Have you crossed that line? More important than anything this Christmas is whether you are prepared to meet God, seeing in Christ your only hope of reconciliation and peace with God.

II. Let His life prepare you to suffer

In v. 34-35, Simeon looks at Mary and says, "Indeed, this child is destined to cause the fall and rise of many in Israel and to be a sign that will be opposed - and a sword will pierce your own soul -that the thoughts of many hearts may be revealed."

"Mary this baby is going to divide this nation. He is a sign from heaven that marks the end of neutrality about God. You are either for Him or against Him; there is no middle ground. To some, His coming brings heaven; to others, hell. Jesus' birth will lift up the lowly and bring down the mighty. He will unite some and divide others. People will love Him and follow Him or hate Him and reject Him.

"And Mary, a sword will pierce your own soul also. He will reveal the secret thoughts and intentions of many hearts, and people don't like the truth to be told about them or to them. You won't like what happens to Him because of this, but it is necessary so that He may fulfill the mission that is His. Mary, get ready to suffer for Christ's sake."

Decades later, the Apostle Paul, who bore in his body the marks of the Lord Jesus, wrote these words: . . . Live your life in a manner worthy of the gospel of Christ. Then, whether I come and see you or am absent, I will hear about you that you are standing firm in one spirit, with one mind, working side by side for the faith of the gospel, not being frightened in any way by your opponents. This is evidence of their destruction, but of your deliverance -and this is from God. For it has been given to you on Christ's behalf not only to believe in Him, but also to suffer for Him." (Phil. 1:27-29)

Life with Jesus is not going to be easy. His purposes brought Him to the cross. If you follow Him, His purposes will take you there too. So now let the meaning of this Christmas transform all your suffering, whether from illness or loss or lack, so that it becomes suffering for Christ's sake. Bear in a manner worthy of Him, asking for His grace to help in time of need, that the suffering might have its perfect work in you and through you to someone who is watching your life to see if there is any difference.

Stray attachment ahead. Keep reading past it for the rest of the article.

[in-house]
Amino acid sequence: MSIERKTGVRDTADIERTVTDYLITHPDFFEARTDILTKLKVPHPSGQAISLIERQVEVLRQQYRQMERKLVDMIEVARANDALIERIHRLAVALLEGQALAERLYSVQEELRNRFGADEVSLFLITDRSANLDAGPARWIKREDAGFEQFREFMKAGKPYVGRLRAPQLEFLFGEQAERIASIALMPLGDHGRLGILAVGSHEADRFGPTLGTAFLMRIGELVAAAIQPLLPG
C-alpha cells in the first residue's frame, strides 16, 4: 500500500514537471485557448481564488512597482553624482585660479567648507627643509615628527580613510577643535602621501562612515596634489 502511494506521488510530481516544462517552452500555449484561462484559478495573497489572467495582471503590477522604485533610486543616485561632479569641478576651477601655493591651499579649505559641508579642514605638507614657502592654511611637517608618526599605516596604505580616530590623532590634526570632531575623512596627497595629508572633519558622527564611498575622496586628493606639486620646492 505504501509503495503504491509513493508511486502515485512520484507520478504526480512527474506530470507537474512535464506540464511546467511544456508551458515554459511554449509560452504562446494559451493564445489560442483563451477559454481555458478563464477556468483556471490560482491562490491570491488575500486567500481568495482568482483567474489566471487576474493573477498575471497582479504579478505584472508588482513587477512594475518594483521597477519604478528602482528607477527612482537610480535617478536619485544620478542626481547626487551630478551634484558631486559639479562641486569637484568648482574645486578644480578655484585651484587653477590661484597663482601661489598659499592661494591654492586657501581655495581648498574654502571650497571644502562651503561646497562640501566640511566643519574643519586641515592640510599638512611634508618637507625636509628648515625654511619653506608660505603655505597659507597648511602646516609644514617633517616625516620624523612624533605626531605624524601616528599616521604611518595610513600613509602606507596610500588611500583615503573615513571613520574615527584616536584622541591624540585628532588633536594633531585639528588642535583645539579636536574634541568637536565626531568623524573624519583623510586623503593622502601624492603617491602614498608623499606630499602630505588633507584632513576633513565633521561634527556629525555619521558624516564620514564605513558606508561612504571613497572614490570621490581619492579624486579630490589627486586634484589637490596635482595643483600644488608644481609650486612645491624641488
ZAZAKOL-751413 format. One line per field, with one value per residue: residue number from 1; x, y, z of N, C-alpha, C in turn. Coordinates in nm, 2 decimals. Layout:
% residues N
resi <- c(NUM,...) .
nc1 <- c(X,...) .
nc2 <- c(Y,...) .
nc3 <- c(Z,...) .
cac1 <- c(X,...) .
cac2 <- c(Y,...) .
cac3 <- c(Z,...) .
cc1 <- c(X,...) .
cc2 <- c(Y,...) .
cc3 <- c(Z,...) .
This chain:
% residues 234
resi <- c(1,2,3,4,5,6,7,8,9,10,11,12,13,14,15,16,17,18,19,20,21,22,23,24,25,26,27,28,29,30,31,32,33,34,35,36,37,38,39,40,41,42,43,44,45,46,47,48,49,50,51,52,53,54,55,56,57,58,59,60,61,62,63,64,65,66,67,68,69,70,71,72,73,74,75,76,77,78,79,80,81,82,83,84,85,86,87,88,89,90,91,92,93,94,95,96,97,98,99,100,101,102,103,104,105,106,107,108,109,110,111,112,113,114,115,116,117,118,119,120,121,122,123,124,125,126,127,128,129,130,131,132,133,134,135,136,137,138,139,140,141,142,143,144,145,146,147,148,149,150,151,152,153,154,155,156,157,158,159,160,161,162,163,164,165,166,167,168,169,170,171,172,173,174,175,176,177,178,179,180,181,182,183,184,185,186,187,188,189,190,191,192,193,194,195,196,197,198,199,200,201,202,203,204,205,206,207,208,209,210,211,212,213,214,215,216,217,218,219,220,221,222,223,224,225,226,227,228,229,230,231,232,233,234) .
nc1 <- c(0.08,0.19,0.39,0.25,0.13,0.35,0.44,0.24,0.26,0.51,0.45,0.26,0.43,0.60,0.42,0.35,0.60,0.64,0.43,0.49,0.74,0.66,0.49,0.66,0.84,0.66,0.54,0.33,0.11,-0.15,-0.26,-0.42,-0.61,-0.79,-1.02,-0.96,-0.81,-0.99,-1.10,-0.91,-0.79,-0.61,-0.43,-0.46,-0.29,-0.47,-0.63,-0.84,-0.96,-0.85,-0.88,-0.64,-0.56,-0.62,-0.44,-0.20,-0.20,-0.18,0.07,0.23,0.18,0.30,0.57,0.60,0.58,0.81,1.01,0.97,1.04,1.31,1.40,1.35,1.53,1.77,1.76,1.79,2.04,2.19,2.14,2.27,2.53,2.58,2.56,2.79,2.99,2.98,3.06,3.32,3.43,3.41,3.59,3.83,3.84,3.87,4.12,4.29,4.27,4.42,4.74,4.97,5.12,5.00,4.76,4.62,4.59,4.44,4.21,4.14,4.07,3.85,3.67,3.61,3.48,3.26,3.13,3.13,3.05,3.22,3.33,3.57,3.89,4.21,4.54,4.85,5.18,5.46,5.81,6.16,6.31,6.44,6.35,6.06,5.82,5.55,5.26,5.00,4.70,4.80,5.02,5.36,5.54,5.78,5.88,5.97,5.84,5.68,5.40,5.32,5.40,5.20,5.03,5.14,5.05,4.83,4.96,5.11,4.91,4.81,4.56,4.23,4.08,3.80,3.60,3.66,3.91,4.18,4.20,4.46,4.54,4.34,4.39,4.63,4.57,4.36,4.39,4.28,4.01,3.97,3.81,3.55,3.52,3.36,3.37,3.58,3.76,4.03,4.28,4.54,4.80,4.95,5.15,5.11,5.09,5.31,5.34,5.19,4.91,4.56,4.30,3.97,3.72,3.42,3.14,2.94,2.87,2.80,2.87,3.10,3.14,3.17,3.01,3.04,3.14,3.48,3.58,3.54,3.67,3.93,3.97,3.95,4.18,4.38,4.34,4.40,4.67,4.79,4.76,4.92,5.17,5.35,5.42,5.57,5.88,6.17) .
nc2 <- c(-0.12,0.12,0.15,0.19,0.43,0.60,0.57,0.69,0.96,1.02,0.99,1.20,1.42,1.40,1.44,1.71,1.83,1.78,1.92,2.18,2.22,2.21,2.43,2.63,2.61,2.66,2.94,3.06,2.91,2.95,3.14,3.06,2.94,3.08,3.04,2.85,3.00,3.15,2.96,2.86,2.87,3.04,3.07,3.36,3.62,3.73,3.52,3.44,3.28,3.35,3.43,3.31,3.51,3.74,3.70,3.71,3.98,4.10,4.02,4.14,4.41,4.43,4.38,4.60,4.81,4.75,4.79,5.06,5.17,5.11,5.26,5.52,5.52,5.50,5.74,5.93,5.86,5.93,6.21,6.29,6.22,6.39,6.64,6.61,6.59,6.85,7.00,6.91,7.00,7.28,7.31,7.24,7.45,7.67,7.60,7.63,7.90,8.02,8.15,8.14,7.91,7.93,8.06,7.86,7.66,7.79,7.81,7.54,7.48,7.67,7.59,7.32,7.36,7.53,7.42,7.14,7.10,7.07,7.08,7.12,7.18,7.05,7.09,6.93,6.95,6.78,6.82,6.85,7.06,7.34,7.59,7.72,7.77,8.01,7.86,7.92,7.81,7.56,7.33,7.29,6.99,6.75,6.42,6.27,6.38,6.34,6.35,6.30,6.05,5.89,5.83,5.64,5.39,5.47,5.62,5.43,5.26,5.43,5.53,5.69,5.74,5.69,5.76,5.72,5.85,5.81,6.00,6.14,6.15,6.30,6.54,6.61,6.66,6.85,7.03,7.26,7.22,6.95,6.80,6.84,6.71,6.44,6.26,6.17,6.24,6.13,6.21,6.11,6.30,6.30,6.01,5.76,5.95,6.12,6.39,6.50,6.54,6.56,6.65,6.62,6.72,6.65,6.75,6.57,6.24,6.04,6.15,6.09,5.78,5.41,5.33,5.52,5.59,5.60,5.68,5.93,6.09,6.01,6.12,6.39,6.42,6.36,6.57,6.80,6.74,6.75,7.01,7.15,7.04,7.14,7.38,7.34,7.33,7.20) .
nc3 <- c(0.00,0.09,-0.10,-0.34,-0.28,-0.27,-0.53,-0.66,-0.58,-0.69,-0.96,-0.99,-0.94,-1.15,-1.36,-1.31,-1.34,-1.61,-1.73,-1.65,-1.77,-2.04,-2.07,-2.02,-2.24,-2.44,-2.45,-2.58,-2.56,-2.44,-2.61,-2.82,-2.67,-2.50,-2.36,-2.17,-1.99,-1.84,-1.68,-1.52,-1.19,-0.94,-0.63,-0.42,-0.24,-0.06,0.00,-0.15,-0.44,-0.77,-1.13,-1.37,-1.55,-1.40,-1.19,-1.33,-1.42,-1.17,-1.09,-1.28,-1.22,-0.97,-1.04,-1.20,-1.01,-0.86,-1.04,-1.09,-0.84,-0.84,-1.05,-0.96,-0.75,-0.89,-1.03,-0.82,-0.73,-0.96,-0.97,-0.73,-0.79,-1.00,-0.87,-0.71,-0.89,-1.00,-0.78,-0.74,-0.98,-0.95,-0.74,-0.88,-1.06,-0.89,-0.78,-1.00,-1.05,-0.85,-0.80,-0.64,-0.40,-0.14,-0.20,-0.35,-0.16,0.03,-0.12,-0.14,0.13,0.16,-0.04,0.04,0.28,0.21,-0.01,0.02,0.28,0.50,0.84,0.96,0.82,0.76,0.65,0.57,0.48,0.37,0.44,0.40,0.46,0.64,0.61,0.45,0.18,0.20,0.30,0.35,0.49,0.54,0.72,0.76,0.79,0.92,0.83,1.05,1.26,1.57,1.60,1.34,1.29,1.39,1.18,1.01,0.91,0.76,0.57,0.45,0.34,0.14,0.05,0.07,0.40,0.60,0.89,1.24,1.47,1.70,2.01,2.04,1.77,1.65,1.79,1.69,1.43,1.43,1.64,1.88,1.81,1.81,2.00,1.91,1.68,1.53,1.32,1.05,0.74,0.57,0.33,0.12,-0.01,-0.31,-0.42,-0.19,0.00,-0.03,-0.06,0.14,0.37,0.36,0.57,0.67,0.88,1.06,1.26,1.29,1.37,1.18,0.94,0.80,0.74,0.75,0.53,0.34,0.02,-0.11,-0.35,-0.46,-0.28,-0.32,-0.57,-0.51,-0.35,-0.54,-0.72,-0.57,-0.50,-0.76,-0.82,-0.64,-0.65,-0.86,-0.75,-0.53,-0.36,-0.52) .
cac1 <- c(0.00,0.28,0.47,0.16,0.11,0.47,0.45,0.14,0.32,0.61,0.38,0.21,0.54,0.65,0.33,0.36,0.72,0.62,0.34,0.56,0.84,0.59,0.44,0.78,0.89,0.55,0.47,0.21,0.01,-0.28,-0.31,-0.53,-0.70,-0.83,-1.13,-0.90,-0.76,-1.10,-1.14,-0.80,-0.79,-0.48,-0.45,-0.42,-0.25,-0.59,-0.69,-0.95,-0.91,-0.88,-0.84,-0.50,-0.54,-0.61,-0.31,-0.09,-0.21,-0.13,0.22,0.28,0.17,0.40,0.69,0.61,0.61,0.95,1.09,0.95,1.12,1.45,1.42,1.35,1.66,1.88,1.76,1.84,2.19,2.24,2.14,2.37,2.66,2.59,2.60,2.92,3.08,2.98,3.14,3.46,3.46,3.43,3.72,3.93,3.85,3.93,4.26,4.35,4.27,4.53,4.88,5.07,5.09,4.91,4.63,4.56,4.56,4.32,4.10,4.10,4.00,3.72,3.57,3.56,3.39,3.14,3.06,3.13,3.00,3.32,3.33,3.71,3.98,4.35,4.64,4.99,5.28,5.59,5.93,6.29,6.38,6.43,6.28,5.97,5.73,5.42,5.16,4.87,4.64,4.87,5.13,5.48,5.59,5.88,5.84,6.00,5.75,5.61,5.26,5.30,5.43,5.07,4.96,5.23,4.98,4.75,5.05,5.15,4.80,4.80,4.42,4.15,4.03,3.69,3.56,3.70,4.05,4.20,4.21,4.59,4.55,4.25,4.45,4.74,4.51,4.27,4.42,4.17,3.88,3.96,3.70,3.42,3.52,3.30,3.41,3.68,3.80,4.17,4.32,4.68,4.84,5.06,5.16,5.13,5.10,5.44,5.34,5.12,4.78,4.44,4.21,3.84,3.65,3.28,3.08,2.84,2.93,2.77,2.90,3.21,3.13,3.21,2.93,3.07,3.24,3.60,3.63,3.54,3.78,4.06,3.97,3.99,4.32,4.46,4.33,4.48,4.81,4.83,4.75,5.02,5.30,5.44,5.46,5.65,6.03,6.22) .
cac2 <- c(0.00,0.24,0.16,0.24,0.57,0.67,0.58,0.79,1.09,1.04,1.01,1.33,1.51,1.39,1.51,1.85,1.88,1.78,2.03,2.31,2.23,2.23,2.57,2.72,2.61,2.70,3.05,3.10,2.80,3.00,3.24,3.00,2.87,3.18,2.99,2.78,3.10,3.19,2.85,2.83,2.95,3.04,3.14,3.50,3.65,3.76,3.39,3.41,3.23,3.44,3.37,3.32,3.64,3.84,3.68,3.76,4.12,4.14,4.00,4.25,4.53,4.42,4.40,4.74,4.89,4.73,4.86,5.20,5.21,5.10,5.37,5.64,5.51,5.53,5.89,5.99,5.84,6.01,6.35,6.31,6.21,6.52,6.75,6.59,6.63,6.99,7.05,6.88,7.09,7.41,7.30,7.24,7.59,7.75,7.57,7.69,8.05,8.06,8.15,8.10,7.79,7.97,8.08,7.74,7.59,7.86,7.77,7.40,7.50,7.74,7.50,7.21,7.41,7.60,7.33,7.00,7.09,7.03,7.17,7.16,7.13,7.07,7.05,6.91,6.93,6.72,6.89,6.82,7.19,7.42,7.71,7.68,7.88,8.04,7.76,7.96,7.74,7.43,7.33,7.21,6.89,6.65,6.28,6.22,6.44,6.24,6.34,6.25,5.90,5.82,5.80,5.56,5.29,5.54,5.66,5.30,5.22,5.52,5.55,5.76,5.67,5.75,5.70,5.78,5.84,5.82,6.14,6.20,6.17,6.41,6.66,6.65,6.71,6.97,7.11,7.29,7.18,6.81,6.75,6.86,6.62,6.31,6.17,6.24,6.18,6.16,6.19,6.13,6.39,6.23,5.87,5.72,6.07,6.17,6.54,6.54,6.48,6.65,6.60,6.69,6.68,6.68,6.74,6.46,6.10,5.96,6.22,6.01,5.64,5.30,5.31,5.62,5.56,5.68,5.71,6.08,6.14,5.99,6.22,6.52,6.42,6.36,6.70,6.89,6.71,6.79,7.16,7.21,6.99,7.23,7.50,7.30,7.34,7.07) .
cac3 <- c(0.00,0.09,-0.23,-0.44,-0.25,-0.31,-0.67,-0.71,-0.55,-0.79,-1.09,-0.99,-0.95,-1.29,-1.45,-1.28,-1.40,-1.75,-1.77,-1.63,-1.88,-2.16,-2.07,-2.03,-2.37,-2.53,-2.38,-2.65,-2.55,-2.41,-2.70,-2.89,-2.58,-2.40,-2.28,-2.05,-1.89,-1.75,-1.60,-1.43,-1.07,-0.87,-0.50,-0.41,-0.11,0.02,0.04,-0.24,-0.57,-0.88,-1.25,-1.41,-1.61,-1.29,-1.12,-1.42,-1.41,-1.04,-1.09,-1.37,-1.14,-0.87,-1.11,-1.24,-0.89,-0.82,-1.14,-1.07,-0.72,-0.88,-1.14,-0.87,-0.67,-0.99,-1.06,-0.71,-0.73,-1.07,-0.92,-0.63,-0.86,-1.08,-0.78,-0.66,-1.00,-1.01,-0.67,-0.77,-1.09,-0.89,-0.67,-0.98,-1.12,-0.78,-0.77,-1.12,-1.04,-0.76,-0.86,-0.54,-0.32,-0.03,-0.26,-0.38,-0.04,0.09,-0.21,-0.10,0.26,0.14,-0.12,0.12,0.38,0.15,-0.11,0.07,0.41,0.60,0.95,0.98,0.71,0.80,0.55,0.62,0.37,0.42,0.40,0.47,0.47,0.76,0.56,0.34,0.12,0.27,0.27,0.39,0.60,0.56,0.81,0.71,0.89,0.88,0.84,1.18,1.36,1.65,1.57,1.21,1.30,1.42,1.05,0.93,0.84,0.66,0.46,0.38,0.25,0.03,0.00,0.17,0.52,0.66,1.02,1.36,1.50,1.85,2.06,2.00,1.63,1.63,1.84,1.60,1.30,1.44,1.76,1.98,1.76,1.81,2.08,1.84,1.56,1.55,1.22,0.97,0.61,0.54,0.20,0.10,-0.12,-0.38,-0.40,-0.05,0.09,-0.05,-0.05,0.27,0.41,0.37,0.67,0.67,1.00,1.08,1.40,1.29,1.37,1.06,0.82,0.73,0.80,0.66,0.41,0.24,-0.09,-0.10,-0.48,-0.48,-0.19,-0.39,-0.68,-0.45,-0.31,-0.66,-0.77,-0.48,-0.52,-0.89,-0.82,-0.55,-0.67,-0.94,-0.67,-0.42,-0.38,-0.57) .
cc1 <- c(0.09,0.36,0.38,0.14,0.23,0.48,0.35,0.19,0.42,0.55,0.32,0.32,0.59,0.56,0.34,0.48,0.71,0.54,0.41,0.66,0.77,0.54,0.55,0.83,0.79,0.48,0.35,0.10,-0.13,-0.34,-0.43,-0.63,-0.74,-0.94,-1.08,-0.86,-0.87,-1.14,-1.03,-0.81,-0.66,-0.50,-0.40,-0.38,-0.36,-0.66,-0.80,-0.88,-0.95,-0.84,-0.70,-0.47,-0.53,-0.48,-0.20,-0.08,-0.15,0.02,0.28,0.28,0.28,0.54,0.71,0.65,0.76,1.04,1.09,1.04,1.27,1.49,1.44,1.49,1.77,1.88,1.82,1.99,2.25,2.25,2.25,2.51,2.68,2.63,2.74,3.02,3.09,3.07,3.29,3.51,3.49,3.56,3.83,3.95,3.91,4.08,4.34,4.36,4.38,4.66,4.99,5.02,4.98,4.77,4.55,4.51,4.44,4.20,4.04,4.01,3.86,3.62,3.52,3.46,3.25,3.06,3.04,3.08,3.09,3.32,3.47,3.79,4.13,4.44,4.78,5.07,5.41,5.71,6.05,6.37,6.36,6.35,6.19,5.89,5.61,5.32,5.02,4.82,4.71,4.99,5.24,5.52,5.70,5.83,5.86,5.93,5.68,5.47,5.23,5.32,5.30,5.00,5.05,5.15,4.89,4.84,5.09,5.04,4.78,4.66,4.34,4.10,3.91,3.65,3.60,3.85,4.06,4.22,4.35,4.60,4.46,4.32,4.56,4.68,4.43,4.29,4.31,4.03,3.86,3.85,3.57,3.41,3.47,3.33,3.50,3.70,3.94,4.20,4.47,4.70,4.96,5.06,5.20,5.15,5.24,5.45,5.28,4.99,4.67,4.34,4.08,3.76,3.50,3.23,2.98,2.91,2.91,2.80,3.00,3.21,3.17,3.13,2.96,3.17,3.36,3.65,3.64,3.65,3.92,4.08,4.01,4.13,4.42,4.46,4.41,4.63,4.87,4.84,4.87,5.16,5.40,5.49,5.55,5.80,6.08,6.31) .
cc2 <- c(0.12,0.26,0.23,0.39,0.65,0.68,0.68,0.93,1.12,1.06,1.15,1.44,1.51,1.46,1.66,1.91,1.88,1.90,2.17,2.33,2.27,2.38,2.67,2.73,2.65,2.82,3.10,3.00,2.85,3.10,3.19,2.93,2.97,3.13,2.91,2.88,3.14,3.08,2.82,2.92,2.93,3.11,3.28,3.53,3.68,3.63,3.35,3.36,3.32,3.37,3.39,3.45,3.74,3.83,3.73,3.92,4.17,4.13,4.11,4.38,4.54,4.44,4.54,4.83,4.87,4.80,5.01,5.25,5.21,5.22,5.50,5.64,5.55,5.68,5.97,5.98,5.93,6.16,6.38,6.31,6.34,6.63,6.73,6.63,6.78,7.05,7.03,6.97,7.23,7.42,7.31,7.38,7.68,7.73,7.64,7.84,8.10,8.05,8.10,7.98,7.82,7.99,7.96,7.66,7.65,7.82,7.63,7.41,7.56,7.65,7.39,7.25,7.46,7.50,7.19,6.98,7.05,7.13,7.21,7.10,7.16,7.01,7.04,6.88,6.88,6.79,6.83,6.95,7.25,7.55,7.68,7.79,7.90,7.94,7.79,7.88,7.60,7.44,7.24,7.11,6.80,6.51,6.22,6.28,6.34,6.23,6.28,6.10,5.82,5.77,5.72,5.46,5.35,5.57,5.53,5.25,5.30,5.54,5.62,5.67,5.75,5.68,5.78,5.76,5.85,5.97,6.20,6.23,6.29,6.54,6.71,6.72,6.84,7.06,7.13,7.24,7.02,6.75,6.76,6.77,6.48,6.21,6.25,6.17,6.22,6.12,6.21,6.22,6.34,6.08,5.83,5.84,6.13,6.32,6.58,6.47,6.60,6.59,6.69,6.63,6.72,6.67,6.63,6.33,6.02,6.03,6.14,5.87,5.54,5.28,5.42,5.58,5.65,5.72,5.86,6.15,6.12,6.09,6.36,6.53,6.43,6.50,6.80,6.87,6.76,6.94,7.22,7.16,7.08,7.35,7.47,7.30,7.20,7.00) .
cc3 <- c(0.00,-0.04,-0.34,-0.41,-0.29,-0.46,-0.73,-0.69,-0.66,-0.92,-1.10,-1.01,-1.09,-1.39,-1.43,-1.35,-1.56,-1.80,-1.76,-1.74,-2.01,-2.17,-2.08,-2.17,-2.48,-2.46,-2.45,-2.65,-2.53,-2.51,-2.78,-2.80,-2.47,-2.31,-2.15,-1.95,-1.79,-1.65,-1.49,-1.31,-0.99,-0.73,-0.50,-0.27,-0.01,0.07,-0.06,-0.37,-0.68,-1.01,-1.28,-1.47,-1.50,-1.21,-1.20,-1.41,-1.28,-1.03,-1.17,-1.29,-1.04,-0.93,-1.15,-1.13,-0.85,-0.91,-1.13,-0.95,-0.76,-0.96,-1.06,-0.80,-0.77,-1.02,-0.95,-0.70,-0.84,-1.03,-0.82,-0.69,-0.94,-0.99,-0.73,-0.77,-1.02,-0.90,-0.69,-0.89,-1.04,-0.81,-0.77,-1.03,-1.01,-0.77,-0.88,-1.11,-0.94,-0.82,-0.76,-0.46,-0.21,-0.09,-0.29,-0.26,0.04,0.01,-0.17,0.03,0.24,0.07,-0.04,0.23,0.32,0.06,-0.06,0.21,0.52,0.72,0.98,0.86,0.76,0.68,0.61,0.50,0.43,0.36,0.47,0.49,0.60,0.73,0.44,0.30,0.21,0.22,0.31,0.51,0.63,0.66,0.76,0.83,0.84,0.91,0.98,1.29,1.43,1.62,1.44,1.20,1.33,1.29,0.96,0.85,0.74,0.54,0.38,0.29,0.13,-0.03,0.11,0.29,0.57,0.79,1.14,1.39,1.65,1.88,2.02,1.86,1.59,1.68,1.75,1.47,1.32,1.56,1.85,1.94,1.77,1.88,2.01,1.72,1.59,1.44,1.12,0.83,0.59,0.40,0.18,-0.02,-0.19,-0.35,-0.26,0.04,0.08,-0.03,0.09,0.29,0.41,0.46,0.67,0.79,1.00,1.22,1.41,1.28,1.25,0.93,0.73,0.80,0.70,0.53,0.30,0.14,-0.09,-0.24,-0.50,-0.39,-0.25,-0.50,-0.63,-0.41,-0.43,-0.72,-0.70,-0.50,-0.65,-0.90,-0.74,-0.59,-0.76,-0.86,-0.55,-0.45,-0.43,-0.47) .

III. Let this be the day of your willing surrender

It is not an accident that God surrounded the coming of Christ with different generations. Why are Elizabeth, Zechariah, Simeon and Anna all very old? Why did God ordain that the parents of the last OT prophet (John the Baptist) be aged and the parents of the Messiah be young? And why are the two witnesses Simeon and Anna at the point of death when they see Jesus and testify of Him? Luke seems to stress their age very deliberately.

There are several answers that we are meant to see, but let me emphasize one: It is never too early or too late to be wholehearted in your devotion to the Lord, to be aflame with hope in God, or to surrender your will to the motions of the Spirit of God as He puts you in a position for be a part of God's plan.

A. To the young . . .

I say this to teenagers and young adults with all the longing and force I can muster: It is deeply wrong for you to wait until later in your life to set things right with God and give yourself to Him fully. Suppose Mary had decided to stay religious but toy with worldliness as well? Well, then we would know nothing of her today. Or what if Joseph had decided to sow his wild oats before settling down with God? His name would be absent from this Holy Book.

It is flatly foolish to bide your time with God, for such thinking is built on two flawed assumptions, the first of which is that . . .

1. "Tomorrow is mine"

How many times have I heard someone say to God, "Not now. I understand what is at stake, but I want to wait"? The Bible batters such logic to pieces. "Come now, you who say, 'Today or tomorrow we will travel to such and such a city and spend a year there and do business and make a profit.' You don't even know what tomorrow will bring -what your life will be! For you are a bit of smoke that appears for a little while, then vanishes. Instead, you should say, 'If the Lord wills, we will live and do this or that.' But as it is, you boast in your arrogance. All such boasting is evil." (James 4:13-16)